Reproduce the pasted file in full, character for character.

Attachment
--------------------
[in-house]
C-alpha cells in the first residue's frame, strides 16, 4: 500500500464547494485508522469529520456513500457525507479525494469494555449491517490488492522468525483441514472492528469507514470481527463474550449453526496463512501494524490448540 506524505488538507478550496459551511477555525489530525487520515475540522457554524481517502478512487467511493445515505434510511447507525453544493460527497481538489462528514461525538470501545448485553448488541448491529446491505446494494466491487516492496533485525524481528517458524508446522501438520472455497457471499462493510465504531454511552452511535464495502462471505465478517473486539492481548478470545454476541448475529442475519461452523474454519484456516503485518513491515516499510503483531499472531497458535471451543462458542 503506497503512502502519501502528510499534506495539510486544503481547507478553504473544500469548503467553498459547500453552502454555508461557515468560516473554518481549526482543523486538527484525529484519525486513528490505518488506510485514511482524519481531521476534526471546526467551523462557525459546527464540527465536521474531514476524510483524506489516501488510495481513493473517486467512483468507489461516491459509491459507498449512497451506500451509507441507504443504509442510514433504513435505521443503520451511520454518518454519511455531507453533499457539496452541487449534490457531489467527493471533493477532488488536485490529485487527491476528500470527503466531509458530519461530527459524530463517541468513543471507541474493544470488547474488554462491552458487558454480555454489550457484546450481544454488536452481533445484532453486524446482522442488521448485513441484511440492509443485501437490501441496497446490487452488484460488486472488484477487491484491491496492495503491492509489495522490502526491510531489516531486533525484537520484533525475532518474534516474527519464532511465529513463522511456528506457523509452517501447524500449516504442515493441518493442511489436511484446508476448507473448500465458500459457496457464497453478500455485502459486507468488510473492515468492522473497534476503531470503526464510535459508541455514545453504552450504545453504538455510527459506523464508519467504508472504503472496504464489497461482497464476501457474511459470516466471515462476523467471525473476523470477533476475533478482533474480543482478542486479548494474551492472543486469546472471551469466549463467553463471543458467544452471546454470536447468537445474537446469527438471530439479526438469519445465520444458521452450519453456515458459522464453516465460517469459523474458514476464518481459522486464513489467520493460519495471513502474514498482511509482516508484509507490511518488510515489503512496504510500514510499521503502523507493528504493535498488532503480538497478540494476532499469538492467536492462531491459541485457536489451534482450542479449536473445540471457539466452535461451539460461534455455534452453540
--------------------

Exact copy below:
[in-house]
C-alpha cells in the first residue's frame, strides 16, 4: 500500500464547494485508522469529520456513500457525507479525494469494555449491517490488492522468525483441514472492528469507514470481527463474550449453526496463512501494524490448540 506524505488538507478550496459551511477555525489530525487520515475540522457554524481517502478512487467511493445515505434510511447507525453544493460527497481538489462528514461525538470501545448485553448488541448491529446491505446494494466491487516492496533485525524481528517458524508446522501438520472455497457471499462493510465504531454511552452511535464495502462471505465478517473486539492481548478470545454476541448475529442475519461452523474454519484456516503485518513491515516499510503483531499472531497458535471451543462458542 503506497503512502502519501502528510499534506495539510486544503481547507478553504473544500469548503467553498459547500453552502454555508461557515468560516473554518481549526482543523486538527484525529484519525486513528490505518488506510485514511482524519481531521476534526471546526467551523462557525459546527464540527465536521474531514476524510483524506489516501488510495481513493473517486467512483468507489461516491459509491459507498449512497451506500451509507441507504443504509442510514433504513435505521443503520451511520454518518454519511455531507453533499457539496452541487449534490457531489467527493471533493477532488488536485490529485487527491476528500470527503466531509458530519461530527459524530463517541468513543471507541474493544470488547474488554462491552458487558454480555454489550457484546450481544454488536452481533445484532453486524446482522442488521448485513441484511440492509443485501437490501441496497446490487452488484460488486472488484477487491484491491496492495503491492509489495522490502526491510531489516531486533525484537520484533525475532518474534516474527519464532511465529513463522511456528506457523509452517501447524500449516504442515493441518493442511489436511484446508476448507473448500465458500459457496457464497453478500455485502459486507468488510473492515468492522473497534476503531470503526464510535459508541455514545453504552450504545453504538455510527459506523464508519467504508472504503472496504464489497461482497464476501457474511459470516466471515462476523467471525473476523470477533476475533478482533474480543482478542486479548494474551492472543486469546472471551469466549463467553463471543458467544452471546454470536447468537445474537446469527438471530439479526438469519445465520444458521452450519453456515458459522464453516465460517469459523474458514476464518481459522486464513489467520493460519495471513502474514498482511509482516508484509507490511518488510515489503512496504510500514510499521503502523507493528504493535498488532503480538497478540494476532499469538492467536492462531491459541485457536489451534482450542479449536473445540471457539466452535461451539460461534455455534452453540